How can a legal firm or in-house department select the right tools? When should a solution be implemented? What does a fully integrated, future-proof legal tech ecosystem look like? Why are legal firms DIY building solutions for their clients?
These are some of the key topics and themes we picked up on and discussed at Legal Innovators UK 3.0 in London. Created by Artificial Lawyer and organized by Cosmonauts, Legal Innovators took place from 10-11 November 2022, and showcased the front-running trends, challenges, and innovation in technology and the law.
The first day of the event was focused on law firms and alternative legal service providers (ALSPs), while day two was centered around inhouse and legal ops. Throughout, the event featured over 60 speakers and panel discussions, around 22 exhibitors, more than 400 participants, and countless topics and themes.
How can a law firm or in-house department establish a future-proof legal tech ecosystem, and build powerful tools for clients? Here are our key takeaways from Legal Innovators:
The team at Legal Innovators London
The ingredients for a future-proof Legal Tech Ecosystem
Throughout the legal industry firms and in-house departments are working hard to onboard the right tools to optimize business processes, elevate the customer experience, create new lines of business, and stay competitive. However, it takes hard work to select tools, integrate solutions, and do this in a way that is future-proof.
1. Selecting the right tools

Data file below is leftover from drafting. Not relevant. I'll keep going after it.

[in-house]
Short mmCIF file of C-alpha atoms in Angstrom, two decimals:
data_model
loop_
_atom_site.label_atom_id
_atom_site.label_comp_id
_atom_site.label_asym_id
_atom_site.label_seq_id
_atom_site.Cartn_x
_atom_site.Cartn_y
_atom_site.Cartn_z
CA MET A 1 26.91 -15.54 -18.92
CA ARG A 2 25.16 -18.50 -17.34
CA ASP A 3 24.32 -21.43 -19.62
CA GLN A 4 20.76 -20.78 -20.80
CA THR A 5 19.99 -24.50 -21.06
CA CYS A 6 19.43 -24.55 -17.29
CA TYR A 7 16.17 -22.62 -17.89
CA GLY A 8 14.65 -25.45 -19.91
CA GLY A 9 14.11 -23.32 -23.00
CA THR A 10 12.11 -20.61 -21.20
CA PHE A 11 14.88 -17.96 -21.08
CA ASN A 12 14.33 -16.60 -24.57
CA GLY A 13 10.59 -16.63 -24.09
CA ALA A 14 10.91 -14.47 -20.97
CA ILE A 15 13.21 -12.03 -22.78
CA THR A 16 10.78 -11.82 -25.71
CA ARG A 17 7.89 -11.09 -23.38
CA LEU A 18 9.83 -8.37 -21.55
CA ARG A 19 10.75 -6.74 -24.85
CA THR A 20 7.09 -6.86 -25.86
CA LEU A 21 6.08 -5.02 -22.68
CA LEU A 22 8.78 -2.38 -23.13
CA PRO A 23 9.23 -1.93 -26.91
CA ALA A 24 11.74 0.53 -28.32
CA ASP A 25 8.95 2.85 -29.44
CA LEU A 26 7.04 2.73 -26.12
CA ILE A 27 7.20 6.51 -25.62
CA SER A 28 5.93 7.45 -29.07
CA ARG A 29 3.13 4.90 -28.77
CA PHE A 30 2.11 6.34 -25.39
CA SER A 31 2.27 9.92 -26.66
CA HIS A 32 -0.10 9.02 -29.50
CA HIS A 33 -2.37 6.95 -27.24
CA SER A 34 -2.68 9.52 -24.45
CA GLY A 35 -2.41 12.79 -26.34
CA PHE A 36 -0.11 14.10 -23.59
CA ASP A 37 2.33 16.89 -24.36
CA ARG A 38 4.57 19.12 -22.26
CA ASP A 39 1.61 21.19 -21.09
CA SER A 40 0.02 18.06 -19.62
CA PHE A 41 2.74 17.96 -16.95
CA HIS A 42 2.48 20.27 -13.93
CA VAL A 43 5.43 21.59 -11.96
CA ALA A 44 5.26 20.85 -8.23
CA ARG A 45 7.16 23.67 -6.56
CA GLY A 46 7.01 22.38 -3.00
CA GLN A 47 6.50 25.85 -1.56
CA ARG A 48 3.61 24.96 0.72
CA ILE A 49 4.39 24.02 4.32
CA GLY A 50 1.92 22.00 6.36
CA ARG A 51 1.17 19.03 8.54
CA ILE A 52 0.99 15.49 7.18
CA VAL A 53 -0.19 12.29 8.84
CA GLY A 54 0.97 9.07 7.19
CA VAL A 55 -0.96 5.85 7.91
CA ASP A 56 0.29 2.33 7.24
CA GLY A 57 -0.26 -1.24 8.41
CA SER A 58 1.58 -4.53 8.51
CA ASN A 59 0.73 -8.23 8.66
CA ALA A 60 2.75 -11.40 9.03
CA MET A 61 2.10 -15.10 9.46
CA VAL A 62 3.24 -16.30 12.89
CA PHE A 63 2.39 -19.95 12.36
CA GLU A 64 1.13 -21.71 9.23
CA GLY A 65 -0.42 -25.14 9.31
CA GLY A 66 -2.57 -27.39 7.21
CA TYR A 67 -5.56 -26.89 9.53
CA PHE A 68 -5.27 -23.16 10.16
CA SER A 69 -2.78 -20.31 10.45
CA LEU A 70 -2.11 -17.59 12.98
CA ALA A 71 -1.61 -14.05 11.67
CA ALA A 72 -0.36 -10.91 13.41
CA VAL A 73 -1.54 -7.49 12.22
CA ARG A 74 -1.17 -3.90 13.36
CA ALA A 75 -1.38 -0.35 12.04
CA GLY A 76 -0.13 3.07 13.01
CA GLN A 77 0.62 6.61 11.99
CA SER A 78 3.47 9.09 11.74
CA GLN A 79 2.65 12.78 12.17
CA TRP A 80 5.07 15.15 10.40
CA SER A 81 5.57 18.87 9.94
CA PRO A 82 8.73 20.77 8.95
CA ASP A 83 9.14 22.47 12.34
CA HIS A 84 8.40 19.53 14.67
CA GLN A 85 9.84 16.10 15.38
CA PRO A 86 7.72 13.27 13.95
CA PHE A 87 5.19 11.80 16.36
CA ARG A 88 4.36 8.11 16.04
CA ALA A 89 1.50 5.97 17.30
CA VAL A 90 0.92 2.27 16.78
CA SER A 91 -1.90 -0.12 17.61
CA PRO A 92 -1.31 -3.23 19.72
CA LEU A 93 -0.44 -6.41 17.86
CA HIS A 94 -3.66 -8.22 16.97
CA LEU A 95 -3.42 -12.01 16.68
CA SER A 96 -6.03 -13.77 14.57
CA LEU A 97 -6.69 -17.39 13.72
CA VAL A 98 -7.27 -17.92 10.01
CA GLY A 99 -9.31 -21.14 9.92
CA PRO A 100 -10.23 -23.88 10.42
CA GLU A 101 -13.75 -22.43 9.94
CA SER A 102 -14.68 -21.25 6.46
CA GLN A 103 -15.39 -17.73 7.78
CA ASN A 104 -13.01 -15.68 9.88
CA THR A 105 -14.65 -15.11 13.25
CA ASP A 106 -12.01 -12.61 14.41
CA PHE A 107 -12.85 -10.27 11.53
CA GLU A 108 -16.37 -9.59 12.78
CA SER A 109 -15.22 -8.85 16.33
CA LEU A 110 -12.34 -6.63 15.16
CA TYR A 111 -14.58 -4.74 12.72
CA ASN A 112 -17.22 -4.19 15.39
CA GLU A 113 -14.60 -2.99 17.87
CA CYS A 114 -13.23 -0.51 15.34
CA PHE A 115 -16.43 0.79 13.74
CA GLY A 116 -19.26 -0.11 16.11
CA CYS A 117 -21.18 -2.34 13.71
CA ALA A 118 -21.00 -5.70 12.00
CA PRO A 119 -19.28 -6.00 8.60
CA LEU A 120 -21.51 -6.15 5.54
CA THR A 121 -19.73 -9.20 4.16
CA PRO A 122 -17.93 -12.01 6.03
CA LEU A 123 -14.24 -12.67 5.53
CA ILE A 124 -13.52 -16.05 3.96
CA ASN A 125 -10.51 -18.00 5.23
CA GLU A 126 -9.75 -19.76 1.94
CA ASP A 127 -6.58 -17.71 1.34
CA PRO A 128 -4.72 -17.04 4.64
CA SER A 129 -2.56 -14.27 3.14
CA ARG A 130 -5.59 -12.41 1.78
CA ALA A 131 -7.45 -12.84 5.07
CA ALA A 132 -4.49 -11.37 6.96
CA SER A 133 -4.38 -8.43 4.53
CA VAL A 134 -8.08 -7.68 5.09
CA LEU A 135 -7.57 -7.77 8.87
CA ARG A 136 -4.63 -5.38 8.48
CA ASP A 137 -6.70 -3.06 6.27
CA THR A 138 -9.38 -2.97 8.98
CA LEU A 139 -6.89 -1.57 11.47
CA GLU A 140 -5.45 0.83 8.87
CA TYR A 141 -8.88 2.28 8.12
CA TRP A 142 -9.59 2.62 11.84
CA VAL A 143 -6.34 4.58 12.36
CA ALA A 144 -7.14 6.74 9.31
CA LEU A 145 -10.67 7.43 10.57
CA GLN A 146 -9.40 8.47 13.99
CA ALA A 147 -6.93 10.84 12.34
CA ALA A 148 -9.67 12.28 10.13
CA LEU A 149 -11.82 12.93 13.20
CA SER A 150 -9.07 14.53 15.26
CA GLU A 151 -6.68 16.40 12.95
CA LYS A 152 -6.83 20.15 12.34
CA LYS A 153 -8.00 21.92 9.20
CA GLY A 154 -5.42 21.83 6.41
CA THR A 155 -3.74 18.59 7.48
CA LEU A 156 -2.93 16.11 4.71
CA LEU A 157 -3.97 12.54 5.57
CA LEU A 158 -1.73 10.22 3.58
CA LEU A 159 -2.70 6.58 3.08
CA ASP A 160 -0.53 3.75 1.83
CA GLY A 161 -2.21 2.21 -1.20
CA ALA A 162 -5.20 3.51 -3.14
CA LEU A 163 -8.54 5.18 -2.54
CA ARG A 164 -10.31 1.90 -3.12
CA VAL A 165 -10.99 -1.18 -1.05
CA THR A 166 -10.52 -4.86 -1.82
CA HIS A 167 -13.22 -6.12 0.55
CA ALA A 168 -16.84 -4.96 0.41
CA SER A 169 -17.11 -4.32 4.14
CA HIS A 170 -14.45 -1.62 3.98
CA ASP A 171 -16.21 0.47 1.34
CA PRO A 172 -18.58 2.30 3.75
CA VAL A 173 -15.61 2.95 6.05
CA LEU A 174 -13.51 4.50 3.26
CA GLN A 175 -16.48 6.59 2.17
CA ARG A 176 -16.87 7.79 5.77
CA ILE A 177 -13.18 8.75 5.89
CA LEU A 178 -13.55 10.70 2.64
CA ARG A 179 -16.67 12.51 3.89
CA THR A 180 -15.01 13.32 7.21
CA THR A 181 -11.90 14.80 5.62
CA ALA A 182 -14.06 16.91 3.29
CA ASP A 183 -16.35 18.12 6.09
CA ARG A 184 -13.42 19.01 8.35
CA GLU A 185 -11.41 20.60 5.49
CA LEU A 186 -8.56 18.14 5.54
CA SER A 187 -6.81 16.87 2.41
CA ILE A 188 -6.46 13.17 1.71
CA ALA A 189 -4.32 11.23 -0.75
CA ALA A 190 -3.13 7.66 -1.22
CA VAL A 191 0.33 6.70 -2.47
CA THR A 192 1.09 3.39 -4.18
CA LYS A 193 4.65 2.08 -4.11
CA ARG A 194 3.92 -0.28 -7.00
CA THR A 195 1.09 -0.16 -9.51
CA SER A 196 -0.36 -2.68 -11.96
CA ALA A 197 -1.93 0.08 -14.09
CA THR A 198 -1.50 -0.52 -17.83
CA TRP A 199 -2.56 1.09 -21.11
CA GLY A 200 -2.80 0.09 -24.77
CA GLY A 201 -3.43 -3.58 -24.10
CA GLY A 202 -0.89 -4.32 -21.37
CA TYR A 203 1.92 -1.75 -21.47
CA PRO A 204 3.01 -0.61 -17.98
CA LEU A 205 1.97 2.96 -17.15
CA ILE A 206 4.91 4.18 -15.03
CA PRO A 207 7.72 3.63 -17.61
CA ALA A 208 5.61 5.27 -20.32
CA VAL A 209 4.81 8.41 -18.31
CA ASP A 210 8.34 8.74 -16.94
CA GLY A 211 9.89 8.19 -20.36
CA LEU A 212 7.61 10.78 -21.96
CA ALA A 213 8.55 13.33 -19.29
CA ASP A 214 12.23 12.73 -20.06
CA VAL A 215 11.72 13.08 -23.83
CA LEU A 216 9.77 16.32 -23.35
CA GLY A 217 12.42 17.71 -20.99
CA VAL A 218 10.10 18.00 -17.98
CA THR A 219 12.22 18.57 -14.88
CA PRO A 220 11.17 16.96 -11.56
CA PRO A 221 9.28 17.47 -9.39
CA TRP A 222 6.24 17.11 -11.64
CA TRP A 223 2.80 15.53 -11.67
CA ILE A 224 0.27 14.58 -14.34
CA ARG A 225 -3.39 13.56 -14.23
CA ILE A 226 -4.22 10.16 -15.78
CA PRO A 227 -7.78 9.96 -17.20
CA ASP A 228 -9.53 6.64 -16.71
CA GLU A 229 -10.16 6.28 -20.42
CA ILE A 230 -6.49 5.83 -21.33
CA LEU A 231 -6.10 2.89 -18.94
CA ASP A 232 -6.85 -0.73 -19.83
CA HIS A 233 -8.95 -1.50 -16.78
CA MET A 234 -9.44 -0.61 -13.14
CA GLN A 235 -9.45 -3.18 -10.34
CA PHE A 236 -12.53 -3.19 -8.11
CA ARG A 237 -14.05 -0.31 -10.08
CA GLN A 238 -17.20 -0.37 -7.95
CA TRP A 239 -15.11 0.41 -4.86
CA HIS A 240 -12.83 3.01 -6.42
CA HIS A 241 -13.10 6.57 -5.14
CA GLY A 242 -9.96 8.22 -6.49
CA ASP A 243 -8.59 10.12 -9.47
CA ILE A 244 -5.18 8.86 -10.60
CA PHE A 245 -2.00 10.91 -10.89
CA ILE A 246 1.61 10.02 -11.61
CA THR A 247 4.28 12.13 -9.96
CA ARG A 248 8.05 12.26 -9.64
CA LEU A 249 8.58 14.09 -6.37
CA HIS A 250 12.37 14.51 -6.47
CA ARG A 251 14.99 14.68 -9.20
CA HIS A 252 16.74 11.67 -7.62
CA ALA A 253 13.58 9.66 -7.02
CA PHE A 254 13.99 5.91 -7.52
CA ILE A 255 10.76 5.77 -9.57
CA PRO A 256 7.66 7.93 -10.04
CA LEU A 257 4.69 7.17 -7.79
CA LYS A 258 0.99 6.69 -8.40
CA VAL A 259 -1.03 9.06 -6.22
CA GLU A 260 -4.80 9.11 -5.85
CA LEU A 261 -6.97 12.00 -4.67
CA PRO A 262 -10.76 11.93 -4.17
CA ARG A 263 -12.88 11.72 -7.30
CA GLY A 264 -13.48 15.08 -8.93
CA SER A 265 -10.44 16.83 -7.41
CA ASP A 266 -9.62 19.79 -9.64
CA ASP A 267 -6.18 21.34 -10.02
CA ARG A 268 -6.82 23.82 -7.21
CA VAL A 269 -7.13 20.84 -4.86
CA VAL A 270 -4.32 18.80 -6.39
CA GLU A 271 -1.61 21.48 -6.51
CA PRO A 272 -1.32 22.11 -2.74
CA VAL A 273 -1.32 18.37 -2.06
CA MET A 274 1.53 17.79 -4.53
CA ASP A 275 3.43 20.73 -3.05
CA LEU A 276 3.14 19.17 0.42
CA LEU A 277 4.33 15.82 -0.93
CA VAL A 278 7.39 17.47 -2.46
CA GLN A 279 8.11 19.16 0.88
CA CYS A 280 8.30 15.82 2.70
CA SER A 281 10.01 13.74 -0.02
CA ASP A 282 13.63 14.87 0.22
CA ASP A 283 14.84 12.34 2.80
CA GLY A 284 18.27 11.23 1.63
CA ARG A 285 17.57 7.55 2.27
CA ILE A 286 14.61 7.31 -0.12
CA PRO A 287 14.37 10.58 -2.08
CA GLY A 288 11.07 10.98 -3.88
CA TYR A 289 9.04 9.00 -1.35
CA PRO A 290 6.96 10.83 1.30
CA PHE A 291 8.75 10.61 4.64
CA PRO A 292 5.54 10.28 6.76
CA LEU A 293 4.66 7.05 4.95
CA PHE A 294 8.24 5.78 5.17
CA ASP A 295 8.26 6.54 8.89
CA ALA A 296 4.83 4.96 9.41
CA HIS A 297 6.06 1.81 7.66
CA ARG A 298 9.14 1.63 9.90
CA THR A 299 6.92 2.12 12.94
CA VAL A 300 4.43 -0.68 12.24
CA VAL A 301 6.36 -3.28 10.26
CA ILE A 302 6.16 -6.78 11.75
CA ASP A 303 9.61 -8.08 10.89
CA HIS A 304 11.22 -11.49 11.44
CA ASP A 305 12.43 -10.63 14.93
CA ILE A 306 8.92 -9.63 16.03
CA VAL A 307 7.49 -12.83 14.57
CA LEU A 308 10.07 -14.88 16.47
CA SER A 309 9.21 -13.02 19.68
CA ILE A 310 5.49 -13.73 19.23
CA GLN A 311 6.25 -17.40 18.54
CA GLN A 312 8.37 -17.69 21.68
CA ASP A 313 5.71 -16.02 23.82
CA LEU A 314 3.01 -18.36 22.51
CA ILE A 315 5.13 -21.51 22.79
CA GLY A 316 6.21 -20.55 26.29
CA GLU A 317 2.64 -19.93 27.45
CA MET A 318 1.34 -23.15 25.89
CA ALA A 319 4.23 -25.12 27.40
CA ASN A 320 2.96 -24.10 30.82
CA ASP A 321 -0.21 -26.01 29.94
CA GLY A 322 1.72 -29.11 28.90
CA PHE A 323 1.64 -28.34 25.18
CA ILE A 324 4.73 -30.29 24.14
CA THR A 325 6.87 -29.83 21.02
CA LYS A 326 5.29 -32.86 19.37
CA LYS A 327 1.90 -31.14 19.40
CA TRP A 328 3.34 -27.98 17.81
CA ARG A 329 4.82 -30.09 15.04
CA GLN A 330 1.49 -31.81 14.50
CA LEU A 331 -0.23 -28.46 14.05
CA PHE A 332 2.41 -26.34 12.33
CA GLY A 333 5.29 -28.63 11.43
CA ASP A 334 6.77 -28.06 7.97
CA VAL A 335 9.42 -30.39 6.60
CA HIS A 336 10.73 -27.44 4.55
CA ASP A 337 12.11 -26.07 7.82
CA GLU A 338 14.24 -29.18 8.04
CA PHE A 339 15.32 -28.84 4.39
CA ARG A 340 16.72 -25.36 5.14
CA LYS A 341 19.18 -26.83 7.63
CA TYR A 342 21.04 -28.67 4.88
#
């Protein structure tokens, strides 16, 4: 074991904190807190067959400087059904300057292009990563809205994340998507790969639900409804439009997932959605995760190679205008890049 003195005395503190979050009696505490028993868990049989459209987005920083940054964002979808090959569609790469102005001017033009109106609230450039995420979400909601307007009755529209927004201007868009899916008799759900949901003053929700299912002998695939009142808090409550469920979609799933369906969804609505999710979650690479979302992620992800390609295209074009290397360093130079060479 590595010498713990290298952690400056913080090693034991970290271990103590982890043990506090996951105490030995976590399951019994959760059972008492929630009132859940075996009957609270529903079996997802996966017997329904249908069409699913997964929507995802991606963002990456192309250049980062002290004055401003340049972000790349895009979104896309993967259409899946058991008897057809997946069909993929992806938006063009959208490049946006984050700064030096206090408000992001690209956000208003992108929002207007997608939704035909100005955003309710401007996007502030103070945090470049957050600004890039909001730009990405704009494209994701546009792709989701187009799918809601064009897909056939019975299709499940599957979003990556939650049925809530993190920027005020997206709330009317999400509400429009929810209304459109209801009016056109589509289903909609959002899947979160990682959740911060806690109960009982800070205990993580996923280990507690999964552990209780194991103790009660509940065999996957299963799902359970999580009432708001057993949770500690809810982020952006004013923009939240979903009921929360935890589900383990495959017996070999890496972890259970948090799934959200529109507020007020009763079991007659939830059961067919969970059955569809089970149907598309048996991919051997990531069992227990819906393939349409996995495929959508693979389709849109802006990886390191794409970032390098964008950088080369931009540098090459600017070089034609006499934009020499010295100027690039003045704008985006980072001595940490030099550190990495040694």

Think of onboarding legal tech solutions the way you think about hiring a new team member. You want to hire someone who is knowledgeable, innovative, and capable - whose experience and abilities map onto the needs of your team. You want there to be a culture fit and symbiosis between your new hire and your existing team. At the same time, you want your new hire to push the team further by bringing new ideas and solutions.
Selecting the right tool (or hire) begins with truly thinking through and understanding your needs. This is something that Zach Ambramowitz, founder of Killer Whale Strategies, noted during his presentation at Legal Innovators. According to Zach legal tech is crucial for retaining talent, getting more business, and staying competitive. This means that we need better, and the right, tech solutions.
2. Integrated and collaborating
The legal industry is under pressure to adopt quickly, solve problems fast, and keep up with the rest of the industry. To tackle this, law firms and in-house legal departments are onboarding various tech solutions to tackle specific problems. This results in an array of tools and solutions which solve problems in isolation, but add complexity and confusion in the grand scheme. Law firms and in-house departments end up with a tech stack consisting of component parts that don’t speak to each other; cannot properly integrate or collaborate.
Relate this back to your new hire. You want your newest hire to be a fantastic stand-alone asset to your team. However, you also want your new hire to be able to integrate and collaborate with your existing employees, strengthening one another’s abilities and strengths. You want to find a candidate who properly fills the gap and fits seamlessly into your team, and who matches the team on a cultural and operational level. Use this same mindset to think through your tech stack - onboarding new tools that build on top of your existing system.